Preferred Citation: Brunette, Peter. Roberto Rossellini. Berkeley:  University of California Press,  c1996 1996.

26— "Illibatezza" (1962)


Anima nera was to be Rossellini's last full-length commercial film and, as we have seen, his lack of interest and deep cynicism are everywhere apparent in it. There was to be one more small effort in this direction, the short sketch "Illibatezza" (Chastity), the opening segment in the group film called Rogopag (1962). Though the sketch unfortunately shares the somewhat whining pop-psychological themes of Anima nera , it manages to transcend them at the same time. For one thing, it is mercifully cast in the tones of comedy, and thus, as in the earlier Dov'è la libertà? , the themes are simultaneously offered and made fun of. In fact, despite the creative difficulties of this period, "Illibatezza" represented almost the perfect situation for Rossellini: it is commercial filmmaking, of course, but because the other segments of the film could carry the burdens of the box office, Rossellini was free to indulge himself, to experiment, and even to comment self-reflexively on the whole filmmaking process. In this way, the sketch hearkens back to that other "playful," yet significant, piece of ten years earlier, the "Ingrid Bergman" sequence of Siamo donne . Rossellini would have insisted, of course, that both sketches were totally frivolous. Yet it is perhaps through this willed frivolity that certain ongoing aesthetic and epistemological themes can more easily surface.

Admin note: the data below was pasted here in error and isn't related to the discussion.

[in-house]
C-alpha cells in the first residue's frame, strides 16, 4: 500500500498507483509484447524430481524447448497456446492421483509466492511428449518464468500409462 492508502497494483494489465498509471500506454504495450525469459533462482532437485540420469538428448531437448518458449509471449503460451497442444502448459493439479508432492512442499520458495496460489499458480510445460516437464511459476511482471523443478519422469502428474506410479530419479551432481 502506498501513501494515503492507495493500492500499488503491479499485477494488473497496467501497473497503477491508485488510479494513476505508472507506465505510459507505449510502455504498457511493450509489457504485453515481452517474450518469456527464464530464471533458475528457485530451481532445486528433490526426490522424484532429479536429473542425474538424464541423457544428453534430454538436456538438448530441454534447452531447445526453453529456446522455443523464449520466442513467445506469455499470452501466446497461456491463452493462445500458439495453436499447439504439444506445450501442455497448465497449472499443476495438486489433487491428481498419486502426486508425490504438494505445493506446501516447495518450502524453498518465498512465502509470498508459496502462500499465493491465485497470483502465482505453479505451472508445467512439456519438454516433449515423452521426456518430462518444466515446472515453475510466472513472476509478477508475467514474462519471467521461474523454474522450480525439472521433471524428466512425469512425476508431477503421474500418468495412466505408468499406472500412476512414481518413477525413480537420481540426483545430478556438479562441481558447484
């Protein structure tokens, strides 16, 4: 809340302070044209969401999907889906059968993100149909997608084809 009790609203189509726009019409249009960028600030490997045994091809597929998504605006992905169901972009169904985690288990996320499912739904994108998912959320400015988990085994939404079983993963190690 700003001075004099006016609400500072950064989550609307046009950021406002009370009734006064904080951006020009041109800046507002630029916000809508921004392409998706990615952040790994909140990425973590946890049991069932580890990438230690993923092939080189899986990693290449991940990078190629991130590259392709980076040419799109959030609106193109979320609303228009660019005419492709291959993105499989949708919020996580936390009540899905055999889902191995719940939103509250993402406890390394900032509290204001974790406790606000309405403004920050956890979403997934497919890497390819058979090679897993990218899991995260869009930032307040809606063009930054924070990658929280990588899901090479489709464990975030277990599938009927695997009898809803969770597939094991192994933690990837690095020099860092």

The film's title, Rogopag , derives from the initials of the four directors involved: Rossellini, Godard, Pasolini, and Ugo Gregoretti. (Pasolini's segment, "La ricotta," caused the film to be banned initially; it was rereleased a short time later under the title Laviamoci il cervello [Let's Wash Our Brains].) The extent of Rossellini's disaffection with the cinema can be gauged by the film's opening title: "Four stories by four writers who confine themselves to recount-


ing the gay beginning of the end of the world." Nothing, of course, could have been further than this silly, "sophisticated" tone from what Rossellini was saying in interviews at the time. Godard's episode. "The New World," is a bizarre, rather cryptic science-fiction piece set in a Paris over which an atomic explosion has just taken place. Gregoretti's sketch, "The Scratching Chicken," easily the funniest of the four, satirizes the effect of subliminal advertising in a grossly consumerist society. Pasolini's important, openly blasphemous episode features Orson Welles as a stand-in for himself—Welles even reads from Pasolini's book Mamma Roma —a director who is trying to film a crucifixion scene. In true Pasolini fashion, boys go off into the woods with one another, but a serious social point is made as well, through an offbeat humor that suddenly turns into bitter parody.